"I was really, really low for a few days, but then my baby boys put it all in perspective. They had been through so much and had fought really hard for their lives. I decided that I wasn't going to let them down.
"It was very hard at the start, but I came to terms with things and learnt how to adjust my lifestyle. I have to inject myself every time I eat and that was difficult to accept at the start. But it's been six years since my diagnosis and now I can't imagine not doing it."
At the beginning of 2010, she became pregnant with her third child and not surprisingly, considering her own health and what the twins had come through, it was a worrying time.
"I was never going to have your average textbook pregnancy, was I?" she laughs. "And when you are diabetic, it becomes even more worrying. Every pregnant woman worries about their baby, but when you've got something wrong with you, you're always asking yourself, 'Am I doing everything exactly right? Should I really be doing this, or doing that? If anything goes wrong, it will be my fault for having diabetes.'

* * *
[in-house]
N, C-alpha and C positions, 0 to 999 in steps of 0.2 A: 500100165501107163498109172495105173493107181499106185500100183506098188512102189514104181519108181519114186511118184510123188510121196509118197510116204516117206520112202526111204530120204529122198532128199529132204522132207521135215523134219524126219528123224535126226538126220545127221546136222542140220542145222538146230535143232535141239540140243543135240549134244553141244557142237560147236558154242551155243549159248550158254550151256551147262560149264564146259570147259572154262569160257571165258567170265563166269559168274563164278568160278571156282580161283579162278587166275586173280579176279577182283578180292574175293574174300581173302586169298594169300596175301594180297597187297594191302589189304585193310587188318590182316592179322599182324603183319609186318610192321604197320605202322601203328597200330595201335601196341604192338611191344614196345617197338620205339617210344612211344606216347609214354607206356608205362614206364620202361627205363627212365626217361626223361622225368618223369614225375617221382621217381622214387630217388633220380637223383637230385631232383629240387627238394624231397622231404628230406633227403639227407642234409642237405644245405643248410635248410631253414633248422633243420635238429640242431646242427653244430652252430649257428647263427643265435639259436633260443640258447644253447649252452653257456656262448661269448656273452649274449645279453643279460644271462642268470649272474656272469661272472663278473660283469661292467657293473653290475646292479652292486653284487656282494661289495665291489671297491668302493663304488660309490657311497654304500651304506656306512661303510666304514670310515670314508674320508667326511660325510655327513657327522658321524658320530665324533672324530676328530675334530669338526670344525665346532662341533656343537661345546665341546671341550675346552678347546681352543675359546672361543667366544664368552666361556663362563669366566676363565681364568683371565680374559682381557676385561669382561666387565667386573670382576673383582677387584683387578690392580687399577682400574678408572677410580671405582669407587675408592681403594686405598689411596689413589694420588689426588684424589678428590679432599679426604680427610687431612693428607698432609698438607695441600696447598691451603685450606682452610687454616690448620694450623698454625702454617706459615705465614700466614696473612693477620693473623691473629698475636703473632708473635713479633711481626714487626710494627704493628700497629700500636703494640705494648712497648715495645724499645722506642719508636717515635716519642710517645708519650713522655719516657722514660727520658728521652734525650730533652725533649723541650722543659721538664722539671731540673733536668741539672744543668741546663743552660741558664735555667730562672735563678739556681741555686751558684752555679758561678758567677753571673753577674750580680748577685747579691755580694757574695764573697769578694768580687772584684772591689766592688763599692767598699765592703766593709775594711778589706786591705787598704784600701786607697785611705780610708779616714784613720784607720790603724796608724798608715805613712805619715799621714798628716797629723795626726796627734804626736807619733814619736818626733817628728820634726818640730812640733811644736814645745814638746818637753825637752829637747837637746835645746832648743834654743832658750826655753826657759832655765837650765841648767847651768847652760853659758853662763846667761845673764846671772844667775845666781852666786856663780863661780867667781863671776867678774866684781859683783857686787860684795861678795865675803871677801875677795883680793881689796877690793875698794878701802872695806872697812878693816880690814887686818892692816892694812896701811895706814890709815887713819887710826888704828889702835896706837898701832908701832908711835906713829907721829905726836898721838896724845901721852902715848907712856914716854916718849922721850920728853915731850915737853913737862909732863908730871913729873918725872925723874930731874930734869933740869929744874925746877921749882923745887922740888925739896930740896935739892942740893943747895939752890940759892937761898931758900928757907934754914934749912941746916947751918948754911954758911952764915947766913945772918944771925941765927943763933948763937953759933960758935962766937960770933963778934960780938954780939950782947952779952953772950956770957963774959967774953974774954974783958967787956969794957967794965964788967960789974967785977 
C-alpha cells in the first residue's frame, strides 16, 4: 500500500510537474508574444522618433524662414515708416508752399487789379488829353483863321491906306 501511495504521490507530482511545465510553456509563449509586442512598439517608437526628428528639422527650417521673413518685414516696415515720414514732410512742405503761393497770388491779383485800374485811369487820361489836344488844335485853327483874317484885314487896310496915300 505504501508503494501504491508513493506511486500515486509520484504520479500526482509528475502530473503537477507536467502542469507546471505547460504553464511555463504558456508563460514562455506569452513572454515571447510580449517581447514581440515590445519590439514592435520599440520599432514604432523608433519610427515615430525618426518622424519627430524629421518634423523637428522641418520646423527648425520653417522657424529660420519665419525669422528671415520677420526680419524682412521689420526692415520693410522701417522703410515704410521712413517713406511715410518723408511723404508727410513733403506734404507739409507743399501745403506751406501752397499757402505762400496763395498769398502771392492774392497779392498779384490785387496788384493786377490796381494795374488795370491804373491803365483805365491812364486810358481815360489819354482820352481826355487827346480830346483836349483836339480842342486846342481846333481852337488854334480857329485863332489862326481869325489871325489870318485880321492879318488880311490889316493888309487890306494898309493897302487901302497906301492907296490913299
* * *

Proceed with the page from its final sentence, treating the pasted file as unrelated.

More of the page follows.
"With the boys, things were kind of taken out of my hands but this time, I felt that the outcome was all down to me Thankfully, Elizabeth arrived just a few weeks early and everything went smoothly. My daughter being born healthy was the biggest achievement of my life.
"Noah and Colm are now strapping seven-year-olds and Elizabeth is three."
During her pregnancy, Cara had recorded the opening song, Summer's Just Begun for Disney movie Tinker Bell and The Great Fairy Rescue, as well as narrating the opening sequence of the film.
She also sang a lullaby called Come Flying With Me, featured during the credits for the movie.